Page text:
3. Reuse: Sell in the second-hand market.
  4. Repair: Fix broken loudspeakers by re-coning transducers, replacing components, and refurbishing the enclosure.
  5. Remanufacture: Disassemble old loudspeakers and use the materials to make a new product.
  6. Recycle: Use raw materials, such as plastic and metal, again.
  7. Recover: Burn the enclosure for energy.

All of the approaches are a step forward from the current linear economy. The first two (Rethink and Reduce) are effective since they occur already at the design stage. However, they still rely on virgin materials and do nothing about the current levels of waste. The last two (Recycle and Recover) are not recommended, because they do not preserve added value and hardly generate any jobs or social well-being. Reuse and Repair are great if there still is demand for that product. Remanufacturing allows for meeting new user needs using existing materials. An example of remanufacturing is the RD Physics Circular Sound loudspeakers.

Circular economy loudspeaker
A new loudspeaker using components from old loudspeakers.

Benefits of circular economy

The benefits of a circular economy include reducing the extraction of virgin materials, reducing greenhouse gas emissions, creating new job opportunities, and improving the resilience of the economy. It also has the potential to create a more sustainable and profitable industry, reduce resource costs, and improve social and environmental outcomes. By introducing a circular economy for the loudspeaker transducers specifically, we can achieve:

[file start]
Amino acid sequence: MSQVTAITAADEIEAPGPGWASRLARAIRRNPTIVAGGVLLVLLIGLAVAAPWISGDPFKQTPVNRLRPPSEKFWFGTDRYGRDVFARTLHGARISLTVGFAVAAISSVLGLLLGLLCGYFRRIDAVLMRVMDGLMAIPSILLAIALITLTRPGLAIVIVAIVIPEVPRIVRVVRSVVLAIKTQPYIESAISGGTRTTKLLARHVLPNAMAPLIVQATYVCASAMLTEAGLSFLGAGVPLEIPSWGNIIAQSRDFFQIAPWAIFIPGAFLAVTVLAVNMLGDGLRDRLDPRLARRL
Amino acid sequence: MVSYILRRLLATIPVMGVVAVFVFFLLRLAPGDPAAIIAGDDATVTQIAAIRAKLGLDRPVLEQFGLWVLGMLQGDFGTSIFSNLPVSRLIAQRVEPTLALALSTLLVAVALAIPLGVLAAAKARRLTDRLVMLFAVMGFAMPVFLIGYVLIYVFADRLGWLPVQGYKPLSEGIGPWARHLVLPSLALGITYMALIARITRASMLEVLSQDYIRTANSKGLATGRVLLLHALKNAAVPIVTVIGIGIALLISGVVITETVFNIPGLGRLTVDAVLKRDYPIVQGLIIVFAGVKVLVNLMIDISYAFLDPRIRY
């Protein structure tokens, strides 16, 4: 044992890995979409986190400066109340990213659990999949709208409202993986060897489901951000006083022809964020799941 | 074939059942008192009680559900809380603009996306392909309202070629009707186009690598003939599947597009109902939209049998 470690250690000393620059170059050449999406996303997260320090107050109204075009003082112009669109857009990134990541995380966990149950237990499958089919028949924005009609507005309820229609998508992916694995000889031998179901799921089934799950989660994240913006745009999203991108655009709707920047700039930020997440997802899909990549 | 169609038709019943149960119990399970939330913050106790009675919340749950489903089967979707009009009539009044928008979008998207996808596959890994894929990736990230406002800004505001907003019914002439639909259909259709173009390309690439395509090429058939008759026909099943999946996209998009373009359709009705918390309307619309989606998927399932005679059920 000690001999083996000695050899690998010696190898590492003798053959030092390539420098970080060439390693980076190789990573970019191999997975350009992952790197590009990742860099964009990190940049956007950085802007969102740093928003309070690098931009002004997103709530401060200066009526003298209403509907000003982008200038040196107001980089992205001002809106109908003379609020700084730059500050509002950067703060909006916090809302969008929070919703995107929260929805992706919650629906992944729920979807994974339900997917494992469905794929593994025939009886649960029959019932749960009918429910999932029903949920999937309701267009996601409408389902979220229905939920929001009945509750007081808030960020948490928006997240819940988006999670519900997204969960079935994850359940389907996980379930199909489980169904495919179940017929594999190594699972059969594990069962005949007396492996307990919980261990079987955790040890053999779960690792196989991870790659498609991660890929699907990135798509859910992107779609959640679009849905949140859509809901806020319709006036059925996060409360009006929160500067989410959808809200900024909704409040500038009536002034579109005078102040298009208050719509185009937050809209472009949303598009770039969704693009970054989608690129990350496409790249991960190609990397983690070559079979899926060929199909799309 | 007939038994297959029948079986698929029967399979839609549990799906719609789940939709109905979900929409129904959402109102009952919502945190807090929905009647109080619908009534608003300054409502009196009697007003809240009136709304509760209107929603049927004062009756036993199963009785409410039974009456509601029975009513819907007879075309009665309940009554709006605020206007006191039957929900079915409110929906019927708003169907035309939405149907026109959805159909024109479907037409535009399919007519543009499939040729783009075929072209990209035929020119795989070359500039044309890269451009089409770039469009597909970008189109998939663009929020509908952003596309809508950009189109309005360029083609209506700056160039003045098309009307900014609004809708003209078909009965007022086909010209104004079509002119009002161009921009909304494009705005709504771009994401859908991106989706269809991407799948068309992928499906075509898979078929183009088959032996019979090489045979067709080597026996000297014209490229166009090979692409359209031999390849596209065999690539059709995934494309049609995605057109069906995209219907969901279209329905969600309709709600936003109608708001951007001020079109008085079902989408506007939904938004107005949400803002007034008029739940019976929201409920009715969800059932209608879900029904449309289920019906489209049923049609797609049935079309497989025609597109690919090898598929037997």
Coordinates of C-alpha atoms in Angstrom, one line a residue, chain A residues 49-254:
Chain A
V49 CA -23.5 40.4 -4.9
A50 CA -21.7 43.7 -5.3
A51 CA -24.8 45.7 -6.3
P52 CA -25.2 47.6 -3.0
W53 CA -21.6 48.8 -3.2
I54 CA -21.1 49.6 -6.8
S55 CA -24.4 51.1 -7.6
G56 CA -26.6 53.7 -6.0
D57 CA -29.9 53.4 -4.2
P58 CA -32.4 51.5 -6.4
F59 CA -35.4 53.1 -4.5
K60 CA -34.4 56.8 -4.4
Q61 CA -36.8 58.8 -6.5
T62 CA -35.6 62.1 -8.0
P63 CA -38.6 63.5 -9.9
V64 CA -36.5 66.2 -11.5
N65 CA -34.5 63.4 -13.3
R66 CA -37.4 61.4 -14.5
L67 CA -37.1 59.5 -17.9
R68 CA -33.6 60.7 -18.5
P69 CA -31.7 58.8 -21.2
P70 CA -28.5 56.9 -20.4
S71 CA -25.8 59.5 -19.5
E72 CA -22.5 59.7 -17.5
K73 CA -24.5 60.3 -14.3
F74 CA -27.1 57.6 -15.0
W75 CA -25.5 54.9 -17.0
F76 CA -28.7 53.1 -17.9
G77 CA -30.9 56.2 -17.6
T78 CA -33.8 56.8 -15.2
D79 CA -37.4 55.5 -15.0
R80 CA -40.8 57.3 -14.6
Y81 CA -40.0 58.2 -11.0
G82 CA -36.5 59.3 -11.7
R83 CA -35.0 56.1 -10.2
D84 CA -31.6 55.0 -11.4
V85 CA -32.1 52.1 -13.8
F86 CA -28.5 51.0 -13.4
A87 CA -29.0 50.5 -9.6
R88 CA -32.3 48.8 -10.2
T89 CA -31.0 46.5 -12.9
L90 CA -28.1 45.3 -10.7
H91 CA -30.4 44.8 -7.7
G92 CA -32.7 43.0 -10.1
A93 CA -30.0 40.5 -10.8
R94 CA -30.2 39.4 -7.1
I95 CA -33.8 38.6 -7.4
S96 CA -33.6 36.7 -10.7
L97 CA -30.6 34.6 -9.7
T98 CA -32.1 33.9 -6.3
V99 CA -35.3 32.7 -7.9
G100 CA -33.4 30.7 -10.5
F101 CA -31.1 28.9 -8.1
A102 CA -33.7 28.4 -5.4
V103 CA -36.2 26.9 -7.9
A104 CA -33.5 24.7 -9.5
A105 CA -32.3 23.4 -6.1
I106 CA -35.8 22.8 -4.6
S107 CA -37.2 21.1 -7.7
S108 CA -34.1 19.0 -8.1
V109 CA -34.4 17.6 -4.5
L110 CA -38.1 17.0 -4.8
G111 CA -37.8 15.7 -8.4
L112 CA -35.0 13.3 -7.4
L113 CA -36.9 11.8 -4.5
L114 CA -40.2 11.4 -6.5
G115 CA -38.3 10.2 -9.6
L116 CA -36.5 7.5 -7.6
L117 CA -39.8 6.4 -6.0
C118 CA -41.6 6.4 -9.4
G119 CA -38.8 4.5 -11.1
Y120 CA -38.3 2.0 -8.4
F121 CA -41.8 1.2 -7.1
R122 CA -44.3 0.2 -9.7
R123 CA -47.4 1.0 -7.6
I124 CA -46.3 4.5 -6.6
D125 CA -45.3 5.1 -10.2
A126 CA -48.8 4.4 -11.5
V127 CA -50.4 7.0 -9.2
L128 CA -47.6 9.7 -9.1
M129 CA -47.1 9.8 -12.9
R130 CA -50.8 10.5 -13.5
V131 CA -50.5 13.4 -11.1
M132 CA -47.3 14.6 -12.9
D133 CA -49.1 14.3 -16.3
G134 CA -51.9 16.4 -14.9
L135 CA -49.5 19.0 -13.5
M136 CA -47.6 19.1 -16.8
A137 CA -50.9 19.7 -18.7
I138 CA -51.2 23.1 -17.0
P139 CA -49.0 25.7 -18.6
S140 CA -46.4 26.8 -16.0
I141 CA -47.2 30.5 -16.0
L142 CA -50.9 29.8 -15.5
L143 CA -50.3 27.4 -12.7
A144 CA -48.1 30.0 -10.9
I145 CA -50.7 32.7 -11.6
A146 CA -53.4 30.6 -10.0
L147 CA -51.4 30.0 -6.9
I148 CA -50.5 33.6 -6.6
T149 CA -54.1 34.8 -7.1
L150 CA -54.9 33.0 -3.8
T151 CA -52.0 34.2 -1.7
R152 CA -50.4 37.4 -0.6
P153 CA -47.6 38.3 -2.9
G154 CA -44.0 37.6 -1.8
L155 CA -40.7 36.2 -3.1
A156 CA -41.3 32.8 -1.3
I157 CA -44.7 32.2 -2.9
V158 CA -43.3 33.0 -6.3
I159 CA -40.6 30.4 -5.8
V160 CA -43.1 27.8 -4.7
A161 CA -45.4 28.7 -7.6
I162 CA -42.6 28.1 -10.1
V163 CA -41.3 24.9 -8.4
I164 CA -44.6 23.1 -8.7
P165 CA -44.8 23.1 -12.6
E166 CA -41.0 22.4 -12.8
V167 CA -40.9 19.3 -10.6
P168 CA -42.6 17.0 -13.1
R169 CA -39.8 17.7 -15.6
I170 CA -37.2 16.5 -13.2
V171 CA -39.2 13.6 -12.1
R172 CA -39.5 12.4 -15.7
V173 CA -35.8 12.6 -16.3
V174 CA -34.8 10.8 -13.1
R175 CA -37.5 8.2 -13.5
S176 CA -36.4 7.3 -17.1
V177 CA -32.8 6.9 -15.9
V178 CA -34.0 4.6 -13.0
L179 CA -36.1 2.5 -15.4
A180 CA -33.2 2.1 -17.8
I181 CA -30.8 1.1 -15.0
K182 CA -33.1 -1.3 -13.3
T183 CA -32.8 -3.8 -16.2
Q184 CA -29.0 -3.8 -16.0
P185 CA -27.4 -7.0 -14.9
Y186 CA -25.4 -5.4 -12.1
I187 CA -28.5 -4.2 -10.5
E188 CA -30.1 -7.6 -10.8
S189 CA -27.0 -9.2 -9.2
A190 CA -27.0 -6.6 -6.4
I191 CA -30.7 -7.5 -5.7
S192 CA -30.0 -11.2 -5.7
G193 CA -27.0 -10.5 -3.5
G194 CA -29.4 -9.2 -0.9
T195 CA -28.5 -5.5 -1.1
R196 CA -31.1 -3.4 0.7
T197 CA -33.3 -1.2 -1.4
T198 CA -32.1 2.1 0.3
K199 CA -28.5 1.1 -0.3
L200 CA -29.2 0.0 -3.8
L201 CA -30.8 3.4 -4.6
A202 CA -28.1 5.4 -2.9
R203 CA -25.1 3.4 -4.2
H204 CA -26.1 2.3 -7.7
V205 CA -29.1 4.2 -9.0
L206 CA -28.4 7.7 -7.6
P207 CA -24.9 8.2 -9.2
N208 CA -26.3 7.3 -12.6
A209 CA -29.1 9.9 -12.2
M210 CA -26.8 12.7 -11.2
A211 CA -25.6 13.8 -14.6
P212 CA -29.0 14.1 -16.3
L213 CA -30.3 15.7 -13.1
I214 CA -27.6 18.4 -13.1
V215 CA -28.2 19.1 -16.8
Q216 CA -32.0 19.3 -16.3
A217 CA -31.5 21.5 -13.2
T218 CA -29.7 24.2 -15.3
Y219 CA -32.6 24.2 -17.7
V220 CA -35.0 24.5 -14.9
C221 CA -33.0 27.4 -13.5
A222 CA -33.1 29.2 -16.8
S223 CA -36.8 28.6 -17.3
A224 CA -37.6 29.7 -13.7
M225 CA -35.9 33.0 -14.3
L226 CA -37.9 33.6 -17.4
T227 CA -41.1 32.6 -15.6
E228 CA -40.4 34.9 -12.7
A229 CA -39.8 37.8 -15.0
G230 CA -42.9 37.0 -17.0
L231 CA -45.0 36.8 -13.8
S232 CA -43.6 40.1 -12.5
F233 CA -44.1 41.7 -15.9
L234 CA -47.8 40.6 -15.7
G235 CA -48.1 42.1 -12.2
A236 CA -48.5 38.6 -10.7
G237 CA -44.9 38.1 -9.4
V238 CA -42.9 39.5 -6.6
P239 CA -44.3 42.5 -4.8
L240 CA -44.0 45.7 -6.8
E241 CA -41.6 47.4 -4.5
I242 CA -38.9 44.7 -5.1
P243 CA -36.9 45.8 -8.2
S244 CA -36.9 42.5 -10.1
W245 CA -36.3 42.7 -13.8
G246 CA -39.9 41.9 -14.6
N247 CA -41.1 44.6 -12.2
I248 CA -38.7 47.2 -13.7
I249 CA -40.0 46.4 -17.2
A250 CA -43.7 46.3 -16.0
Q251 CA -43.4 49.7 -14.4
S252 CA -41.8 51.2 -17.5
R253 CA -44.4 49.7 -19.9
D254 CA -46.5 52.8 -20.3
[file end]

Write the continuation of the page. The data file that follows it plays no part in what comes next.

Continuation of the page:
• Independence of imported magnets
  • Reliable supply chains
  • Reduced need to mine rare-earth elements
  • Preservation of added value in existing products
  • Utilization of electronics waste

Life-cycle impact assessment of loudspeakers

Life-cycle analysis can be used to quantify the impact of the circular economy of loudspeakers. The majority of the impact comes from magnets and the chemical processing of the rare-earth elements in them. For example, the Circular Sound Eikosa loudspeaker contains approximately one kilogram of magnets in the upcycled transducers it uses. The life-cycle impact assessment of 1 kg of magnet reported here is an average of several sources reported in two studies 9,10.

Impact categoryQuantityUnit
Global warming69kg CO2 eq.
Acidification0.63mol H+ eq.
Eutrophication (freshwater)0.015kg P eq.
Eutrophication (marine)0.09kg N eq.
Eutrophication (terrestrial)1.26mol N eq.
Ecotoxicity (aquatic)331CTUe
Human toxicity (carcinogenic)3.4CTUh
Ozone depletion4.2*10-6 kg CFC-11 eq.
Particulate matter0.12kg PM2.5 eq.
Ionizing radiation4.19kBq U235 eq.
Water consumption0.63m3
Impact per kilogram of rare-earth permanent magnet

Conclusions

All industries need to transform into a circular economy in order to close the circularity gap and reach the Sustainable Development Goals. The current loudspeaker industry operates in a linear fashion and trusts that a long product life will mitigate environmental impact. However, there is no end-of-life solution available and precious raw materials found in the loudspeaker magnets end up in landfills.